4. Explaining the puzzle: mutual dependency induced by the electoral system

We argue that the puzzling durability of the stable, 20-year LDP–Komeito partnership is effectively an equilibrium owing to Japan's electoral system and the two parties’ highly complementary organizational characteristics and electoral strengths. Major electoral reforms in the early 1990s created the structural conditions necessary for the emergence of deep codependency between these erstwhile adversaries. A quarter-century later, both parties now rely on the other for continued electoral success. This codependency has deepened over seven general elections, and is far more practically consequential than what existing theory – or simply a straightforward tabulation of respective seat totals – would presume about the coalition's underlying conditions, each party's respective Diet strength, or their respective intra-coalition influence. As we explain below, this situation is not expected in pure PR systems. Because most scholarly work on coalition politics has focused on countries with pure PR systems, where coalitions are more often observed, the mechanism underpinning the remarkably durable LDP–Komeito ruling coalition is atypical in the study of coalition politics.

Specifically, the enabling conditions of the LDP–Komeito's partnership can be traced to 1994, when a (non-LDP) ruling coalition pushed through the Diet a major reform of the Lower House electoral system which created an SMD tier (currently 289 seats) and a PR tier (currently 176 seats spread across 11 PR districts). Unlike Germany's or New Zealand's systems, where PR seats are allocated to parties so that parties’ total seats (the sum of PR seats and SMD seats) become proportional to their PR vote shares, Japan's mixed system consists of two tiers insulated from each other. Accordingly, voters elect members of the Diet independently in the SMD tier and the PR tier. Eight general elections have been held under the new system since it was first used in 1996 (1996, 2000, 2003, 2005, 2009, 2012, 2014, and 2017). The LDP–Komeito coalition formed in 1999 – after the first election held under the new system, but before the second. The parties have cooperated closely in all seven Lower House elections since.

As discussed earlier, simple arithmetic aimed at gaining control of a majority of parliamentary seats is usually the primary driver of most coalition formations. Indeed, the original purpose of the LDP–Komeito coalition was similarly straightforward: the LDP wished to attain a majority in the Upper House to end a divided Diet. Once the parties started working together, however, they were soon forced to confront an important challenge: how to nominate candidates in the SMD tier. After all, since each SMD contains only one Diet seat, the nascent partners would hurt each other in every district where both parties nominated candidates. To avoid this outcome, the LDP and Komeito began to coordinate candidate nominations in SMDs. Initially, there were hiccups: in the 2000 election – the first general election after the coalition's formation – there were four SMDs in which both parties fielded candidates.Footnote 8 This election marked the first and last time the nascent partners directly competed in SMDs, however. In the 2017 election, for example, the LDP nominated 277 candidates across 277 SMD districts and Komeito nominated nine candidates across nine SMD districts. Overlap has been eliminated since the 2003 election.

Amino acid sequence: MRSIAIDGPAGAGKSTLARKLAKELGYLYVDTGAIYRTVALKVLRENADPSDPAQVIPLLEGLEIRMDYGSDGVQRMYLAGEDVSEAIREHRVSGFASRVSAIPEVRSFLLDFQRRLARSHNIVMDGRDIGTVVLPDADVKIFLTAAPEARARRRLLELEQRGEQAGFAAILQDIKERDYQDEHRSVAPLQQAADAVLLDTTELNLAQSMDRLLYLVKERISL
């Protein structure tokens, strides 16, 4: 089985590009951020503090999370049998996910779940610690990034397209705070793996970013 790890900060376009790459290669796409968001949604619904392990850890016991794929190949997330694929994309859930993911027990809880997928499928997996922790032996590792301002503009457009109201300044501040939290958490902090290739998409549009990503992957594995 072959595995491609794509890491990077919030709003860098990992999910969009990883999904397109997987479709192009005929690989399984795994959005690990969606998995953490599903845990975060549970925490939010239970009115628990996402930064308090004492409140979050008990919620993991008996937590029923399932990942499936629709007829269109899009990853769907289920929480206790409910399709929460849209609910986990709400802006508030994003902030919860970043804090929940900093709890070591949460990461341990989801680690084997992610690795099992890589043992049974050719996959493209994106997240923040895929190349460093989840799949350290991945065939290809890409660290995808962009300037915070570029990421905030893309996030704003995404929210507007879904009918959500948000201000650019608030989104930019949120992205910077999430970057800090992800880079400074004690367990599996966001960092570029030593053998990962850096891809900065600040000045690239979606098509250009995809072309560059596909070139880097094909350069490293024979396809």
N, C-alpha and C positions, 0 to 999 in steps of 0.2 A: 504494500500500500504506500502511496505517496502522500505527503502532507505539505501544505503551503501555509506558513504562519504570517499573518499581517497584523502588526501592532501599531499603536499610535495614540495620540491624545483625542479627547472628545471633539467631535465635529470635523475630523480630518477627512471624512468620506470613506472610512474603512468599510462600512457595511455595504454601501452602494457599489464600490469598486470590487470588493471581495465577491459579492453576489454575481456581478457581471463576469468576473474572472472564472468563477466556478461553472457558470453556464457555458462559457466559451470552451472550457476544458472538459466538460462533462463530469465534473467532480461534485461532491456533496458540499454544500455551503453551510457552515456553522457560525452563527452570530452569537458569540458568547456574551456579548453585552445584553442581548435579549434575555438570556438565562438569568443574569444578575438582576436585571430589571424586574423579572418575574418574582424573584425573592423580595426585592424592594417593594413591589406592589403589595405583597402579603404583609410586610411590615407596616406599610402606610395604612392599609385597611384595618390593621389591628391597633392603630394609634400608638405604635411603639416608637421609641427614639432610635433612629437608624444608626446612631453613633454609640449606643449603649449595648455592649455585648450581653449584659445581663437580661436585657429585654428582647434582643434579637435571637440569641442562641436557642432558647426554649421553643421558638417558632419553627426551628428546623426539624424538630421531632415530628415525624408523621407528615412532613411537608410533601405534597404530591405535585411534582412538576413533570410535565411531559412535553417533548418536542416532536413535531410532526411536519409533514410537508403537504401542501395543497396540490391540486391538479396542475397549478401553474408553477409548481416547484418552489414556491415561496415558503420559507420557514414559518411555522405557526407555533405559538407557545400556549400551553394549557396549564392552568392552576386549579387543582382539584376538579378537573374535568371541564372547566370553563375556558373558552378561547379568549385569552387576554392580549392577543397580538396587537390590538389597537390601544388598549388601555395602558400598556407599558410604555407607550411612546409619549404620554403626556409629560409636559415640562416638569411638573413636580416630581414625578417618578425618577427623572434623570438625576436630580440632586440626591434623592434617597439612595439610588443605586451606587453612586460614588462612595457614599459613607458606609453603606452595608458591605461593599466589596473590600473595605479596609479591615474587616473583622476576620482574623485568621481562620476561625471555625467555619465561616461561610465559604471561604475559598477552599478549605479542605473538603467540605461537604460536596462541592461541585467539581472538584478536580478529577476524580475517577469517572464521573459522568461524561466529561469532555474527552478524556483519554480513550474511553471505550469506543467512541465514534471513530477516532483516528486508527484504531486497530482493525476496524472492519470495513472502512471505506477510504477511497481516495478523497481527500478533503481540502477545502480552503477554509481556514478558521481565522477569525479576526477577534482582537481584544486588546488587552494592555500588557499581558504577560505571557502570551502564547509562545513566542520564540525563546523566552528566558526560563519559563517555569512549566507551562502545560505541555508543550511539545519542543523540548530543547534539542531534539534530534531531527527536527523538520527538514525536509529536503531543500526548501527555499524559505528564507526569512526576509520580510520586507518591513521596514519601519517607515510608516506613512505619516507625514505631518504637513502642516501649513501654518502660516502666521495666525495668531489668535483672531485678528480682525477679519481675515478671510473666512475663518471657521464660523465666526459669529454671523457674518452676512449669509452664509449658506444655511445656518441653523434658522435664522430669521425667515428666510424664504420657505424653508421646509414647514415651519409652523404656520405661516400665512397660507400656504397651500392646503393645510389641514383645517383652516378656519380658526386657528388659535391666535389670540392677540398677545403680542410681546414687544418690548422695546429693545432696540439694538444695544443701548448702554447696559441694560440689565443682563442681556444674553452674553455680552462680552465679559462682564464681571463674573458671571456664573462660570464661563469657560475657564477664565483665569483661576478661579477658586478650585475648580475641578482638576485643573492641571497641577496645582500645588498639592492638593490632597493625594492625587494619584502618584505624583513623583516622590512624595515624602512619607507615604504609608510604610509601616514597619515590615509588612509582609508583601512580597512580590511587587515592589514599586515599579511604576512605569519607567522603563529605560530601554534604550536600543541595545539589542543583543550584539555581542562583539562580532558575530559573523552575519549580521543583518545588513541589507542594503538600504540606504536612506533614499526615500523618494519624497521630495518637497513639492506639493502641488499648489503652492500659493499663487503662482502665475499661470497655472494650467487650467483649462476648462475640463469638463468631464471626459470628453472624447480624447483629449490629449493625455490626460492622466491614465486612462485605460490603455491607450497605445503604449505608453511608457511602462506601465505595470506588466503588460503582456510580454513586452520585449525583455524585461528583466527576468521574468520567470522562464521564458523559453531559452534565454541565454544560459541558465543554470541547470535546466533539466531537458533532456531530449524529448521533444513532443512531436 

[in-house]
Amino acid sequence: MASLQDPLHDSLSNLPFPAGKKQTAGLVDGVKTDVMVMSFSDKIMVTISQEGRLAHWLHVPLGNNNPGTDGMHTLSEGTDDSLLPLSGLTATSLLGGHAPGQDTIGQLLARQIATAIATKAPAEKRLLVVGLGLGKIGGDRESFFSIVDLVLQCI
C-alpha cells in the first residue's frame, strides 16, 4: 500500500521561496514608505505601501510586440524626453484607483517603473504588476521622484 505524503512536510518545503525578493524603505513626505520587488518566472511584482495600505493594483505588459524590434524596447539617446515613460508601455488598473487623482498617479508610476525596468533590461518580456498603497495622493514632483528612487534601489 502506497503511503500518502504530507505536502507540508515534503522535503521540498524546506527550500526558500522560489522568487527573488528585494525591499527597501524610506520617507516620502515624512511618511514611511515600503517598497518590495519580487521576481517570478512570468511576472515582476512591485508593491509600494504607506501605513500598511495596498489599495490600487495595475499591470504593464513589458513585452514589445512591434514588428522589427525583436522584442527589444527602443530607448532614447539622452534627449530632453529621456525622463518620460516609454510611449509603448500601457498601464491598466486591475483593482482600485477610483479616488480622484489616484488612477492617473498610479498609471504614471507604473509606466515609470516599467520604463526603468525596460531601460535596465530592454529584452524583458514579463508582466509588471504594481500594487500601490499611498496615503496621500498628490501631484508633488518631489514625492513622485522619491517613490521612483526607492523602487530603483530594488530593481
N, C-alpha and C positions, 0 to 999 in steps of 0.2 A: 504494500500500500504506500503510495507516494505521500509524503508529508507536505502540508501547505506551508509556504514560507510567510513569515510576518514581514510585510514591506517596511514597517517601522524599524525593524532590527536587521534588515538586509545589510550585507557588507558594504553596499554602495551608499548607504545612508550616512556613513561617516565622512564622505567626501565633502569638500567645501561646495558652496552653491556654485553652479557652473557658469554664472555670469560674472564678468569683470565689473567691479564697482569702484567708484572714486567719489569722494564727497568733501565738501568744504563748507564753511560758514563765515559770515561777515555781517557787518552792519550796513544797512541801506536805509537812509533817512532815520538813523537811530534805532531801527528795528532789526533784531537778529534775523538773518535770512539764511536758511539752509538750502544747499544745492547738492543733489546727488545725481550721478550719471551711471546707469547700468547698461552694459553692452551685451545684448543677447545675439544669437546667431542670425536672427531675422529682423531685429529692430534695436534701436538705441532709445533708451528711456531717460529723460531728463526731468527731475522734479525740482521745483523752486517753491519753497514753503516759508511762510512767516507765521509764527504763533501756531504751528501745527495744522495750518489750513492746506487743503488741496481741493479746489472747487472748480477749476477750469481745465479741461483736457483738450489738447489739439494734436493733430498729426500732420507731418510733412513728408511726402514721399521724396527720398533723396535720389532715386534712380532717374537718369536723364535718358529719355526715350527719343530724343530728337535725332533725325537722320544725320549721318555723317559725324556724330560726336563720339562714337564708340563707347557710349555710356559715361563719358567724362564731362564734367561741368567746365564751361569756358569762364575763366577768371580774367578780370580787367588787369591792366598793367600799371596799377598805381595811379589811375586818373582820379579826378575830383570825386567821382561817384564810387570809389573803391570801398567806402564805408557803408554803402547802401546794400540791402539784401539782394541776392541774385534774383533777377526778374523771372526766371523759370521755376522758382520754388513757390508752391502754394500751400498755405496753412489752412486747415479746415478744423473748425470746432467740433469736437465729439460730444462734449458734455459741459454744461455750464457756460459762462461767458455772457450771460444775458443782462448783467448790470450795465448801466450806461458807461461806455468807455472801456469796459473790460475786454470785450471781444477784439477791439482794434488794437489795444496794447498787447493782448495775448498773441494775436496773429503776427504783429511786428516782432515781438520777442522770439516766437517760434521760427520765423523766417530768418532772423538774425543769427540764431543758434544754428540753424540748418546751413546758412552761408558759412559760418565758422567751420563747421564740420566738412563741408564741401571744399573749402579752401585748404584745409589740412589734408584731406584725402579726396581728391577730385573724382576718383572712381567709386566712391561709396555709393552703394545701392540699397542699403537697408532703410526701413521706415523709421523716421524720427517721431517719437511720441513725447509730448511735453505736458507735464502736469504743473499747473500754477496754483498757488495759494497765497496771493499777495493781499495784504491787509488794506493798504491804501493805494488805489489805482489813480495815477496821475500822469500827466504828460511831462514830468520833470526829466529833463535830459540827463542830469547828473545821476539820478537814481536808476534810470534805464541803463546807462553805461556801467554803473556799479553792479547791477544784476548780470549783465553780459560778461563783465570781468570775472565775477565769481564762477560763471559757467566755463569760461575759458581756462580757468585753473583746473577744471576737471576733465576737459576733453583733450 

The fact that the two parties have complementary comparative advantages geographically facilitated such cooperation. Specifically, the LDP has an electoral advantage in rural areas, while Komeito is primarily an urban party. This complementarity made it easier for each party to stand down in districts where the other wanted to run a strong candidate. In contrast, the DPJ – the main rival to the LDP at that time – was, like Komeito, stronger in urban areas. Though the DPJ and Komeito were more ideologically compatible, such geographical overlap would have been an important obstacle to a hypothetical DPJ–Komeito coalition. One implication: the LDP and Komeito are uniquely well-suited to cooperate electorally and have no clear alternative partners.

If the first step of the LDP and Komeito's electoral coordination was to stop nominating competing candidates in SMDs, the natural next step to maximize the coalition's success nationally was for the two parties to help each other in SMDs where either coalition member was running a candidate. Because mutual ‘stand down’ agreement in SMDs meant that districts where the LDP runs a candidate have no Komeito candidates running (and vice versa), it is logical to expect that Komeito would have an interest in mobilizing its supporters in LDP-designated SMD districts to vote for LDP candidates. Conversely, Komeito's SMD candidates would benefit from LDP supporters’ votes. Indeed, one would expect most Komeito candidates would probably not win without LDP cooperation.

Coalition practice conforms to this logic. The two parties’ deepening electoral cooperation manifests in increasingly frequent cross-recommendations of SMD candidates. In 2000, Komeito formally recommended 156 of the LDP's 271 SMD candidates (58%).Footnote 9 Kawato (Reference Kawato2002) shows that the LDP candidates with Komeito recommendations obtained additional votes in that election. That percentage increased to 71% in the next election (2003), and then to 82% (2005), 94% (2009), 80% (2012), 92% (2014), and 96% (2017) in subsequent elections. These statistics evince Komeito's deepening support of the LDP and suggest that more and more LDP candidates are also courting Komeito for its support. Indeed, whereas in 2000 the LDP recommended 78% (14 of 18) of Komeito's SMD candidates – i.e., all those Komeito candidates that did not face an LDP challengerFootnote 10 – since 2003, when the partners began coordinating perfectly (i.e., no coalition candidates compete in any SMD), the LDP has recommended all Komeito SMD candidates.